In a decision released on July 30, 2015, the Ontario Superior
Court of Justice has clarified that plaintiffs seeking to advance
claims under section 131(1) of the Securities Act
(Ontario) alleging misrepresentation in a take-over bid circular
cannot proceed against both the offeror and its directors, but
rather, are required to make an election. Notwithstanding the broad
mandate for public protection created under the Securities
Act, the Court clearly affirmed that the rights of action
provided pursuant to section 131(1) are mutually exclusive.
Plaintiffs are precluded from advancing such statutory rights of
action concurrently against both an offeror and its directors, and,
by necessary implication, from pursuing vicarious liability
Rooney v ArcelorMittal SA, a putative class action, was
commenced in Ontario following a successful joint take-over bid for
Baffinland Iron Mines Corporation led by the corporate defendants
and their directors, a number of whom were named personally as
defendants in the proceeding. On the motion before Justice Rady,
the defendants sought to strike the plaintiffs' amended
statement of claim on several grounds, including on the basis that,
pursuant to section 131(1) of the Securities Act, the
plaintiffs were precluded from proceeding against both the joint
offerors and their corresponding directors.
Section 131(1) of the Securities Act sets out a
statutory cause of action for security holders, entitling security
holders to claim rescission or damages in circumstances where
take-over bid circulars are found to contain
The plaintiffs argued that, as remedial legislation intended to
foster investor protection, the Securities Act must be
given a broad and liberal interpretation. On that basis, they
suggested that any requirement for election in the legislation was
intended to apply solely to the remedy (i.e., either for
rescission or damages) and was not intended to require security
holders to elect as between whom to pursue a cause of action
against. In support of their argument, the plaintiffs also
unsuccessfully sought to draw parallels between the provisions for
prospectus liability and take-over bid liability.
After carefully reviewing the legislative history of section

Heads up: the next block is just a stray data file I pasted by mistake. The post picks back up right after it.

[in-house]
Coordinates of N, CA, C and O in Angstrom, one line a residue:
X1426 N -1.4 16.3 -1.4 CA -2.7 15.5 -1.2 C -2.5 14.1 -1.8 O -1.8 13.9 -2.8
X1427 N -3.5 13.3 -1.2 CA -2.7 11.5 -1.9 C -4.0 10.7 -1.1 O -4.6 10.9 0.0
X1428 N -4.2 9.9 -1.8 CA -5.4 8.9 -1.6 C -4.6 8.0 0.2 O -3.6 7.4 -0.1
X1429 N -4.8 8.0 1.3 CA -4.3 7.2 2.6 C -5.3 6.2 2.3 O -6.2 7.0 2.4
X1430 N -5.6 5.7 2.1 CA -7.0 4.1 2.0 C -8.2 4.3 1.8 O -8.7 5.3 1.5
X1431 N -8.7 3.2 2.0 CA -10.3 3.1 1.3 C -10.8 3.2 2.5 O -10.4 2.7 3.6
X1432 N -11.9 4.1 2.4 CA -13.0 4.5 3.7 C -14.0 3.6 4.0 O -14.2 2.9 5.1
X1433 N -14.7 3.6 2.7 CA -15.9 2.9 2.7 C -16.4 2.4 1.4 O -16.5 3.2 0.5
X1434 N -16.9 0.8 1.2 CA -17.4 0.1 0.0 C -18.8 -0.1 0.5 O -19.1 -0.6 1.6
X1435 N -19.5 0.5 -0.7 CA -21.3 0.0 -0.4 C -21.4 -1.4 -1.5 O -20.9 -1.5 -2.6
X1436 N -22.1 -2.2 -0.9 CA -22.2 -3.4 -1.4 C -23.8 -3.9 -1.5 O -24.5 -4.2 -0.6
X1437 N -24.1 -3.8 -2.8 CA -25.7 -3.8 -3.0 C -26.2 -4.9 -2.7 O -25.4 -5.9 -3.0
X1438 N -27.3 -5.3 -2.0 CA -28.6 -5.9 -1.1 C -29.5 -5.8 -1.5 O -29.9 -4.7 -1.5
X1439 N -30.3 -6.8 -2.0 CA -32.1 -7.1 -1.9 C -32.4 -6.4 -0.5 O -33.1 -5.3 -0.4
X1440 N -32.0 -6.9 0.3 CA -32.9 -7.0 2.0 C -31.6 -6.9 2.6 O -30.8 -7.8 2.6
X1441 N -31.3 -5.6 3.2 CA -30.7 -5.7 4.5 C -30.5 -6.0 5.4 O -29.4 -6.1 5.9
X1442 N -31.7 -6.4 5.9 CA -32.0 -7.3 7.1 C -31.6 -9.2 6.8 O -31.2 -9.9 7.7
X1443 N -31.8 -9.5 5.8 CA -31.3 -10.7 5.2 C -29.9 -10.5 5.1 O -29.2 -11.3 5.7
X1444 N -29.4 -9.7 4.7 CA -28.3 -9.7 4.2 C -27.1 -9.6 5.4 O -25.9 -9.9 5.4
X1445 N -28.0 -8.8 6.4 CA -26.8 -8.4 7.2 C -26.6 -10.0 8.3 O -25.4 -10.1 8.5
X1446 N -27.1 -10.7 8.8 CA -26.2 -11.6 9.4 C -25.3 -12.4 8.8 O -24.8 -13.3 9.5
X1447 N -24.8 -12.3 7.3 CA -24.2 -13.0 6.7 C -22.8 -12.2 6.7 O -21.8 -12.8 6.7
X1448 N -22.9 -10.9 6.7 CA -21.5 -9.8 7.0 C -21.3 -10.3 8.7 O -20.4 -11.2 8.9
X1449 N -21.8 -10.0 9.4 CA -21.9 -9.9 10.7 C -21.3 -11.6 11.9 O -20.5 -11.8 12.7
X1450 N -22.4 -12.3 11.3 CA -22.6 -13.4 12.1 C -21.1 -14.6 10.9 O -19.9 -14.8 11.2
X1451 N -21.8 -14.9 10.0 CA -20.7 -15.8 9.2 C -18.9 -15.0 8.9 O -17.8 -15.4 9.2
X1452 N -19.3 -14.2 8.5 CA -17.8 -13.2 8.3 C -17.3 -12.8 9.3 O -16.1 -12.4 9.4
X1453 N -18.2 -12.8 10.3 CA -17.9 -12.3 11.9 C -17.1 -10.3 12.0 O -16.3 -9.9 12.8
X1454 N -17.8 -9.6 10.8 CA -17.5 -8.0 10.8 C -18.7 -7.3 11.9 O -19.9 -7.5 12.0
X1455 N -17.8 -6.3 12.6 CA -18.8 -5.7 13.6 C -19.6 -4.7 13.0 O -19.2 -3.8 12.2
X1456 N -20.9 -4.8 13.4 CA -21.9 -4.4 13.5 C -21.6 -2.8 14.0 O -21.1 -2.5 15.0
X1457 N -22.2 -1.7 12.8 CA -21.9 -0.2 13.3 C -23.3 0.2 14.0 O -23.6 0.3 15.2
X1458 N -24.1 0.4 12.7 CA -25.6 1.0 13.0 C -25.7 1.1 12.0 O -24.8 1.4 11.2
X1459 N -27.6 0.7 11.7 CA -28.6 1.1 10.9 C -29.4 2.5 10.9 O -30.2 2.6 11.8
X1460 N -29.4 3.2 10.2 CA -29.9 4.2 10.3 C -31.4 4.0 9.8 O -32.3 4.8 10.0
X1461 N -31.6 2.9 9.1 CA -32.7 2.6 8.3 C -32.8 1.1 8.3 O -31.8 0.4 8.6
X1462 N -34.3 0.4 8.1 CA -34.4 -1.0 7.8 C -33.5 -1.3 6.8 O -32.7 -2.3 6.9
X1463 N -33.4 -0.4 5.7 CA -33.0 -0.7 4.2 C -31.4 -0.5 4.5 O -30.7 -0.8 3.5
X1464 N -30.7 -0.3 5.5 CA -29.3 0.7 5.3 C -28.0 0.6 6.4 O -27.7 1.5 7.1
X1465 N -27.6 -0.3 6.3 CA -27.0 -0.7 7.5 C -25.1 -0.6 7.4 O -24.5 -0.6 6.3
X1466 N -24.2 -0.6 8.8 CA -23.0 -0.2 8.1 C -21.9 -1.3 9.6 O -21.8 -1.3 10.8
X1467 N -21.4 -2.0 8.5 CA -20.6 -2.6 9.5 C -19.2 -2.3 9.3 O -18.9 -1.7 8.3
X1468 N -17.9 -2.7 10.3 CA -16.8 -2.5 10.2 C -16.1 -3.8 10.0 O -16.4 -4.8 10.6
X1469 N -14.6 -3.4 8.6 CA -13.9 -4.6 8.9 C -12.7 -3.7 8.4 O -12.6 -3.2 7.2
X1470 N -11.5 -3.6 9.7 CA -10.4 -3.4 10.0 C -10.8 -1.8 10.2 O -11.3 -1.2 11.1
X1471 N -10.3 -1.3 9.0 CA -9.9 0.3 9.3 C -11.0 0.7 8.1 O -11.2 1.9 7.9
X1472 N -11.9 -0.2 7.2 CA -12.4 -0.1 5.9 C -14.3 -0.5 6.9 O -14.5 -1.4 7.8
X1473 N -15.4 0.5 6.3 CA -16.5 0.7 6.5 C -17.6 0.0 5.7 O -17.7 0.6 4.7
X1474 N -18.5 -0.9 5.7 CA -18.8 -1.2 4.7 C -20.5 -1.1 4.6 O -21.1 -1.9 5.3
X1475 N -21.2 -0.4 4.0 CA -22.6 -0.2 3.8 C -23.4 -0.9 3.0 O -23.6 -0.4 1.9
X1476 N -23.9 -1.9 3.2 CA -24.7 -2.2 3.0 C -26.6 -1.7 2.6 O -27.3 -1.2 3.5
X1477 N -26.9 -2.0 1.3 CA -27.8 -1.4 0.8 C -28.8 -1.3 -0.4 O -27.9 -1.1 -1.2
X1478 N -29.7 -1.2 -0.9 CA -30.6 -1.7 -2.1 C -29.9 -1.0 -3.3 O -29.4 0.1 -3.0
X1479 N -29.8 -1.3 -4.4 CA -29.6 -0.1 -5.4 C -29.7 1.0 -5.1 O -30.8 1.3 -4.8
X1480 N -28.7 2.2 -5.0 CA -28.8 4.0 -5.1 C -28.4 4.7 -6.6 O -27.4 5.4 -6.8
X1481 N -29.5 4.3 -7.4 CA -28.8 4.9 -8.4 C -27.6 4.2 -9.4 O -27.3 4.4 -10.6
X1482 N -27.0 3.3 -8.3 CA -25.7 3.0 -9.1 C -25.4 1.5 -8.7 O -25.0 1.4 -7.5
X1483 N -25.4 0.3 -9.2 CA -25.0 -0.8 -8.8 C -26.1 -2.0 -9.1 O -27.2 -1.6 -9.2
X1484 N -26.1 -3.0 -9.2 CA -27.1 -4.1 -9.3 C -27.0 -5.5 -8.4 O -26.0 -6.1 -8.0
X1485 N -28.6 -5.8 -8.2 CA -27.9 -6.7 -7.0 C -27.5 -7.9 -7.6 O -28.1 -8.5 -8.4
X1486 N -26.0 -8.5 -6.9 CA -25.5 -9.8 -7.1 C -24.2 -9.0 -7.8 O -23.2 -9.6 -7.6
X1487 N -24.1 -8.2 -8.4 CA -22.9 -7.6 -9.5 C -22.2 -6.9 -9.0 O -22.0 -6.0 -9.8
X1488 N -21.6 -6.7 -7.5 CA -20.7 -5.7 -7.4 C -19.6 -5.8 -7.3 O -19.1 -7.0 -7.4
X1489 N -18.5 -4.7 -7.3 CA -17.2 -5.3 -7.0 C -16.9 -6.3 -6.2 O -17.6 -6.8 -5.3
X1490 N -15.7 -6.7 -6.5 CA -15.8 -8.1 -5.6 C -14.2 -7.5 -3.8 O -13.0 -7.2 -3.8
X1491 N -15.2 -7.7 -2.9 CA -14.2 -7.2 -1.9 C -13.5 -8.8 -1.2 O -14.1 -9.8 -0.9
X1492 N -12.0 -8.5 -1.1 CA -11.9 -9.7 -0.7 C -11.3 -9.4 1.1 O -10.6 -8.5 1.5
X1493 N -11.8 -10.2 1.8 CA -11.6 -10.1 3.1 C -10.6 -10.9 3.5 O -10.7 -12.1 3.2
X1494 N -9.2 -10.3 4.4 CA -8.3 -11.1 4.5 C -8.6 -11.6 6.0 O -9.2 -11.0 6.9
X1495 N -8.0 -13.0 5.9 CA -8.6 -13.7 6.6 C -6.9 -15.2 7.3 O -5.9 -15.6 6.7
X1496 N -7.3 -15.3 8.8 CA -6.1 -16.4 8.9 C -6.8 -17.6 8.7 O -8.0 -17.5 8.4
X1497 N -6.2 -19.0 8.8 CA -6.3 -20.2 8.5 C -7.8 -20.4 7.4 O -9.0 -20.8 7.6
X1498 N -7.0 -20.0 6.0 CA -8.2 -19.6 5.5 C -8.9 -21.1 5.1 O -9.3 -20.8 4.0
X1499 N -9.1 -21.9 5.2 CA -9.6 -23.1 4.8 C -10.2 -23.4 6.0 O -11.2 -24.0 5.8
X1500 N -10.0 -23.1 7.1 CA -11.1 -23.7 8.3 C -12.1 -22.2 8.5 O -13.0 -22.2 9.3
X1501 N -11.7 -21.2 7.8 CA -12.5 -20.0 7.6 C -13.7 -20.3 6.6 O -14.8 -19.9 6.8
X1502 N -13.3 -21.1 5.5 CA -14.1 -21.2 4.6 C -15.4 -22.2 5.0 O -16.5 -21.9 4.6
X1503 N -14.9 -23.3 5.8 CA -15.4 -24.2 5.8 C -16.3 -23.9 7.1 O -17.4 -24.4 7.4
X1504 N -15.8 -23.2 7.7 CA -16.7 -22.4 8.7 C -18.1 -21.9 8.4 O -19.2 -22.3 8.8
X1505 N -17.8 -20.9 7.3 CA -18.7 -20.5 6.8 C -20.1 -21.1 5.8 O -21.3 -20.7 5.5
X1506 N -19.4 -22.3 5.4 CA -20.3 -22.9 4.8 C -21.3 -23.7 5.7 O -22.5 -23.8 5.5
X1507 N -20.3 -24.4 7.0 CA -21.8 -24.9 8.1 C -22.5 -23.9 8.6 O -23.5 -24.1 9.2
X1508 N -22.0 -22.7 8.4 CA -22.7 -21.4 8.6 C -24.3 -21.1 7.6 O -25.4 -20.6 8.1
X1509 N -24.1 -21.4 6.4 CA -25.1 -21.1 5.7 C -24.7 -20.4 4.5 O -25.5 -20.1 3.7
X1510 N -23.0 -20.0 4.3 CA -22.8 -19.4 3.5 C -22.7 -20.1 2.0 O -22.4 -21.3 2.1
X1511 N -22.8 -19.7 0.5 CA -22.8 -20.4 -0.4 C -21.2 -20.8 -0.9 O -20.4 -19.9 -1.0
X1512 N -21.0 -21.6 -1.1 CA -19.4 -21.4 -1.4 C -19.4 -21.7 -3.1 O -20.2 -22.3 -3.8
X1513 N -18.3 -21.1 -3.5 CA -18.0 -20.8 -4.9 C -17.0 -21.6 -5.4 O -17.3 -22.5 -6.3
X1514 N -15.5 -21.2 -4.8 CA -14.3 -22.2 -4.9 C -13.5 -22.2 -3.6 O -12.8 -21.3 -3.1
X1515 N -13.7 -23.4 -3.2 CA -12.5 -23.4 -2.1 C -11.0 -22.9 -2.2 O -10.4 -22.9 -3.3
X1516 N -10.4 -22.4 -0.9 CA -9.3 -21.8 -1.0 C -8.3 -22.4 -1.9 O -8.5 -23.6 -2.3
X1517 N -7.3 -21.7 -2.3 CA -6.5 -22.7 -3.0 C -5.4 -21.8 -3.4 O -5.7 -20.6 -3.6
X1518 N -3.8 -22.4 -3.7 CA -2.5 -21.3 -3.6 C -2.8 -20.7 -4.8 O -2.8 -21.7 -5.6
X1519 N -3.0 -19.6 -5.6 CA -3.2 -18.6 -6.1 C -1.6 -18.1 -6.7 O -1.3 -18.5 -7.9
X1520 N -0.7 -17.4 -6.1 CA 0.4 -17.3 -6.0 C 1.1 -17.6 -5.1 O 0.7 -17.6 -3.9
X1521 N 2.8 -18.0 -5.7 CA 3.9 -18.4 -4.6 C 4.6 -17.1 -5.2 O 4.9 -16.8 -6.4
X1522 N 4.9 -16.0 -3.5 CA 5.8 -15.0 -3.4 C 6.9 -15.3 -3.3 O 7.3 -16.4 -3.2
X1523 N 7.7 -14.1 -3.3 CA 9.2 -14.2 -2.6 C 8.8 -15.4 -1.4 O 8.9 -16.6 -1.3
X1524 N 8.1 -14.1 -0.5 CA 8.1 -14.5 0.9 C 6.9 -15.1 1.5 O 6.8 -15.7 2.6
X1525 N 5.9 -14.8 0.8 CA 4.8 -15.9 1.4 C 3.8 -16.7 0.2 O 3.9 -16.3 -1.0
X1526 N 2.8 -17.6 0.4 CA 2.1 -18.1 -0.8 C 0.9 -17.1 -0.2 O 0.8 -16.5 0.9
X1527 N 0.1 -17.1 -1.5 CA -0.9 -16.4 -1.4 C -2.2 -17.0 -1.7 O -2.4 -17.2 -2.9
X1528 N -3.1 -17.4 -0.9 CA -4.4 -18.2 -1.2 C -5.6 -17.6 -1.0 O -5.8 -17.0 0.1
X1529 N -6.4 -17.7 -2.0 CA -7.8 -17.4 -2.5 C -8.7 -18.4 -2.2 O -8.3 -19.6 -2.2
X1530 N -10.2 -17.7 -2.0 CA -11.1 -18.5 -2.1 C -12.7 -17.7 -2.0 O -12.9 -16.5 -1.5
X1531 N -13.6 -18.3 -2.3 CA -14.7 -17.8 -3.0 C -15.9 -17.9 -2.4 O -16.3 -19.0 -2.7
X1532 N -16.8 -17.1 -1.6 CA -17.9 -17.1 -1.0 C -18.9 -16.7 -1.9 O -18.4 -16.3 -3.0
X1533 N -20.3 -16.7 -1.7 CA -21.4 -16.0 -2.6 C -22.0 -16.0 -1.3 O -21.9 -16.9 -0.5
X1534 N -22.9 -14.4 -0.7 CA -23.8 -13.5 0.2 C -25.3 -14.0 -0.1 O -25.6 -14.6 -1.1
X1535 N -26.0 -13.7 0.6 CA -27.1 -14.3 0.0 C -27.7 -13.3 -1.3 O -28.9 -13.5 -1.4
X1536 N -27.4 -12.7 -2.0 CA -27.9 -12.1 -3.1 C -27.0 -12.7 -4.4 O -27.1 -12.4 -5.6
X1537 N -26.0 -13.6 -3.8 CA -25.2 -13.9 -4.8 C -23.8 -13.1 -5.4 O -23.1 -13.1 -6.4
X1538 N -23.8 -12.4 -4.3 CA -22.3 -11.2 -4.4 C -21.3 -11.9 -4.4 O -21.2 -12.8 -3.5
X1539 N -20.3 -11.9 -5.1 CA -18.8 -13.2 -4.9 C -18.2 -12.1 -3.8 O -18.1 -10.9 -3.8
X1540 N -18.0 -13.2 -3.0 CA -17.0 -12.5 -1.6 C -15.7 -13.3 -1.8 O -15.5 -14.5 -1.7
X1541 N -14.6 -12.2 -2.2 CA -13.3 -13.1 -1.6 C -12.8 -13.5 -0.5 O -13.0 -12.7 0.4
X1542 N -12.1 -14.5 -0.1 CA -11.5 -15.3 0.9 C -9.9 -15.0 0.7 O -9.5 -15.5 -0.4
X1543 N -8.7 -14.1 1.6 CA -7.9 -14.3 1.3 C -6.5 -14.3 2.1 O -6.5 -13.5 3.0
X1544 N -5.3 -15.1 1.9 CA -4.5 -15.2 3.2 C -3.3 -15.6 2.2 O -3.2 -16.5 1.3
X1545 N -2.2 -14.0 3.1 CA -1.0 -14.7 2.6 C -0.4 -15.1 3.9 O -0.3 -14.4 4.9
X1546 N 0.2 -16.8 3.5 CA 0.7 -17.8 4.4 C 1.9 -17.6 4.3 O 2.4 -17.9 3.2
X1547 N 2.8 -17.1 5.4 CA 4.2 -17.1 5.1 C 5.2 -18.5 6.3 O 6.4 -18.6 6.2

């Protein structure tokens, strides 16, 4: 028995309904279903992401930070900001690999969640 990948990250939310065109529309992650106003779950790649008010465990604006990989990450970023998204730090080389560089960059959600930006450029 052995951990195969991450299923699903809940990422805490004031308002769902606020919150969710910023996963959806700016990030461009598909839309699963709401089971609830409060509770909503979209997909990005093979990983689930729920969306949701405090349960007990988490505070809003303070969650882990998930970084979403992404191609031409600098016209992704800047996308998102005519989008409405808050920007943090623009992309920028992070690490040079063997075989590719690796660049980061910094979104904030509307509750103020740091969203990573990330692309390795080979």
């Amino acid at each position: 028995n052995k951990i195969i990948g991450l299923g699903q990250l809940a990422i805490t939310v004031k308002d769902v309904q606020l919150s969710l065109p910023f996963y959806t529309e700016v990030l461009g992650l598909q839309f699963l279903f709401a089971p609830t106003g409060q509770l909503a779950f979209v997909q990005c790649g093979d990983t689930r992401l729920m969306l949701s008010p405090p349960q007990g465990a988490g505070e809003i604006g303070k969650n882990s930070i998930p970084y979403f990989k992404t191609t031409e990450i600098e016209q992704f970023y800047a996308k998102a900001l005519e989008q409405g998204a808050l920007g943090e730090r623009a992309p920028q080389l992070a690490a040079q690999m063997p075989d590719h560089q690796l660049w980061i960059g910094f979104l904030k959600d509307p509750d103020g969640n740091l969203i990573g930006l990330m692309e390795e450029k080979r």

131(1) and its judicial treatment post-enactment, the Court
disagreed and found that, despite the fact the legislation was not
as clearly expressed as it could be, an election as between the
offeror and its directors was required. The Court arrived at
this conclusion based on several factors, including the plain
language of the provision, which expressly speaks to an
election. Justice Rady also concluded that the plaintiffs'
claims in vicarious liability against the directors would similarly
be barred if they sought to pursue claims against the offeror,
given that, to hold otherwise, would render the election
requirement irrelevant and unnecessary.
As a final matter, the Court also concluded that section 131(1)
excluded claims arising from secondary market
transactions. Justice Rady ultimately concluded that since
shareholders operating in the secondary market could never elect to
exercise a right of rescission pursuant to section 131(1), the
language of the provision must have been intended to exclude
secondary market transactions.
It remains to be seen whether the plaintiffs will appeal.
However, the decision, which narrows the scope of permitted claims
pursuant to section 131(1), is likely welcome news for public
issuers and their directors in Ontario, who have been, in light of
statutory deemed reliance provisions, particularly vulnerable to
claims arising from circular misrepresentations.
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guide to the subject matter. Specialist advice should be sought
about your specific circumstances.
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